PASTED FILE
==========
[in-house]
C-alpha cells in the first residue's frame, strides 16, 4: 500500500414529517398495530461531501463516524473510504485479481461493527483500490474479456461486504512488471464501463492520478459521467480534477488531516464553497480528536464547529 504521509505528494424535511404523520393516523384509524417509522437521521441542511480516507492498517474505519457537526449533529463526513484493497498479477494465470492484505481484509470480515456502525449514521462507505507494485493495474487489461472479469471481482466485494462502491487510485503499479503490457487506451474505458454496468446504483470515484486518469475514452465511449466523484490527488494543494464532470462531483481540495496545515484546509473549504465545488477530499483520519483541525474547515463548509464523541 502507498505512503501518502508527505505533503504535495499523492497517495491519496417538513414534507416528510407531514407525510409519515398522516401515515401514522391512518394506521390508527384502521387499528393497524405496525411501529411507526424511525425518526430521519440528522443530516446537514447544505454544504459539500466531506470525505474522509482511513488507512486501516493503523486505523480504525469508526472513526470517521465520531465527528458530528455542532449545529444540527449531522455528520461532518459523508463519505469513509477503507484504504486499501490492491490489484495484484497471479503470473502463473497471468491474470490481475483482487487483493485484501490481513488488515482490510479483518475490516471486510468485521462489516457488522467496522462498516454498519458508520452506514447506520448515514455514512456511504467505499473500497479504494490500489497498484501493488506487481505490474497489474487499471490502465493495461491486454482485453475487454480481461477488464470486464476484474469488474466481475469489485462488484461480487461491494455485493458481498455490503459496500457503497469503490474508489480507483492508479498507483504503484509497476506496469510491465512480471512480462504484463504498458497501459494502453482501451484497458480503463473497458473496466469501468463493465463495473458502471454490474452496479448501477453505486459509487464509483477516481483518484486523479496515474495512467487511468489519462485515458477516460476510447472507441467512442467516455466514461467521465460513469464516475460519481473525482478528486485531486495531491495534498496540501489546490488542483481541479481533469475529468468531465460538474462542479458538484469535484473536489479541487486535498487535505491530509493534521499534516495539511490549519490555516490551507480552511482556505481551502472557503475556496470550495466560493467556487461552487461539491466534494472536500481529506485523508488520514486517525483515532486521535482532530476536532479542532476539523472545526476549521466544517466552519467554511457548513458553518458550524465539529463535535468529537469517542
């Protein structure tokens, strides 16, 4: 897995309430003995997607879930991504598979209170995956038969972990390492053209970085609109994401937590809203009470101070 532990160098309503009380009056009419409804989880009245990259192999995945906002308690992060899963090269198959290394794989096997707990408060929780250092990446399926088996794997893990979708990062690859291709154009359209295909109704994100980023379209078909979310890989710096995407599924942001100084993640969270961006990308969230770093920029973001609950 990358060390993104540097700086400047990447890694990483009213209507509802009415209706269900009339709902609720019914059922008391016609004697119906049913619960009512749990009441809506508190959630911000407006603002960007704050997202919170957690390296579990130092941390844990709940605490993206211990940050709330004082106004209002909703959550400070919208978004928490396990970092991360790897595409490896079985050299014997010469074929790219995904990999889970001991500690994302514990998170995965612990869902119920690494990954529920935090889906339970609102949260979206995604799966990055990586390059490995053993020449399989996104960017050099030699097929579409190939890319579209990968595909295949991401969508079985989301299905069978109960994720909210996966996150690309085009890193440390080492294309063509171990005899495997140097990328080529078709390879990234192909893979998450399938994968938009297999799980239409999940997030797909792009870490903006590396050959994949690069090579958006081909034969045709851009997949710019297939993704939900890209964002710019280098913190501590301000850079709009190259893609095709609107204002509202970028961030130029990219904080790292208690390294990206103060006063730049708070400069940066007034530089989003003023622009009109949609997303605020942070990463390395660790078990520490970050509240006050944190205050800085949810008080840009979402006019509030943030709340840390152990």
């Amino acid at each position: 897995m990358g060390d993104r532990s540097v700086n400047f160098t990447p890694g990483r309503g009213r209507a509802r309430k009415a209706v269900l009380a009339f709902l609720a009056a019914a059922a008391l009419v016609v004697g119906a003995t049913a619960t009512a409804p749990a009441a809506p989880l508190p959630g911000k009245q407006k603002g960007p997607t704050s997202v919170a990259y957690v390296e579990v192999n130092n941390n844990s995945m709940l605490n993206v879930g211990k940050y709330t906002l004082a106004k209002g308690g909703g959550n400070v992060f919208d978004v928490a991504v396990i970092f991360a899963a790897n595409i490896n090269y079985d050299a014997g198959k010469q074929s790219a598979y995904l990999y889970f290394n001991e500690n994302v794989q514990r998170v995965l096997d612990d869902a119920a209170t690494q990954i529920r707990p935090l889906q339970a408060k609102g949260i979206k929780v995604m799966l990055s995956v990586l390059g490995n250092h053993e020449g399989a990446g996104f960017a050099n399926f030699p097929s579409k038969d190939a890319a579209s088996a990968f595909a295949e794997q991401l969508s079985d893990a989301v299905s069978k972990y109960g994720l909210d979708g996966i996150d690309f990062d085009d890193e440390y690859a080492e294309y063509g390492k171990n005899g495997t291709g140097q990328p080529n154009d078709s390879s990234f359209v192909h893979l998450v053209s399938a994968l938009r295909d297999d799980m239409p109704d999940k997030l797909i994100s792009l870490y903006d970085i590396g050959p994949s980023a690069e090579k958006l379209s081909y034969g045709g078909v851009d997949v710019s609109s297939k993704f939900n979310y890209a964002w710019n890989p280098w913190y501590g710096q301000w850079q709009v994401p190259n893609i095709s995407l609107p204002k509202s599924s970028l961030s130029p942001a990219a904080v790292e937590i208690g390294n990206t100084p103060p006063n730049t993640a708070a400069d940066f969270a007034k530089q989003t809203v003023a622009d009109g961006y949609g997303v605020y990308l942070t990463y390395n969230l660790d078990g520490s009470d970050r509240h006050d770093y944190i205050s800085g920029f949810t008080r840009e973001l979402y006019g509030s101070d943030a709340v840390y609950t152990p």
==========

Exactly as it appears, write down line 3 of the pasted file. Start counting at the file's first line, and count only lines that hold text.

């Protein structure tokens, strides 16, 4: 897995309430003995997607879930991504598979209170995956038969972990390492053209970085609109994401937590809203009470101070 532990160098309503009380009056009419409804989880009245990259192999995945906002308690992060899963090269198959290394794989096997707990408060929780250092990446399926088996794997893990979708990062690859291709154009359209295909109704994100980023379209078909979310890989710096995407599924942001100084993640969270961006990308969230770093920029973001609950 990358060390993104540097700086400047990447890694990483009213209507509802009415209706269900009339709902609720019914059922008391016609004697119906049913619960009512749990009441809506508190959630911000407006603002960007704050997202919170957690390296579990130092941390844990709940605490993206211990940050709330004082106004209002909703959550400070919208978004928490396990970092991360790897595409490896079985050299014997010469074929790219995904990999889970001991500690994302514990998170995965612990869902119920690494990954529920935090889906339970609102949260979206995604799966990055990586390059490995053993020449399989996104960017050099030699097929579409190939890319579209990968595909295949991401969508079985989301299905069978109960994720909210996966996150690309085009890193440390080492294309063509171990005899495997140097990328080529078709390879990234192909893979998450399938994968938009297999799980239409999940997030797909792009870490903006590396050959994949690069090579958006081909034969045709851009997949710019297939993704939900890209964002710019280098913190501590301000850079709009190259893609095709609107204002509202970028961030130029990219904080790292208690390294990206103060006063730049708070400069940066007034530089989003003023622009009109949609997303605020942070990463390395660790078990520490970050509240006050944190205050800085949810008080840009979402006019509030943030709340840390152990």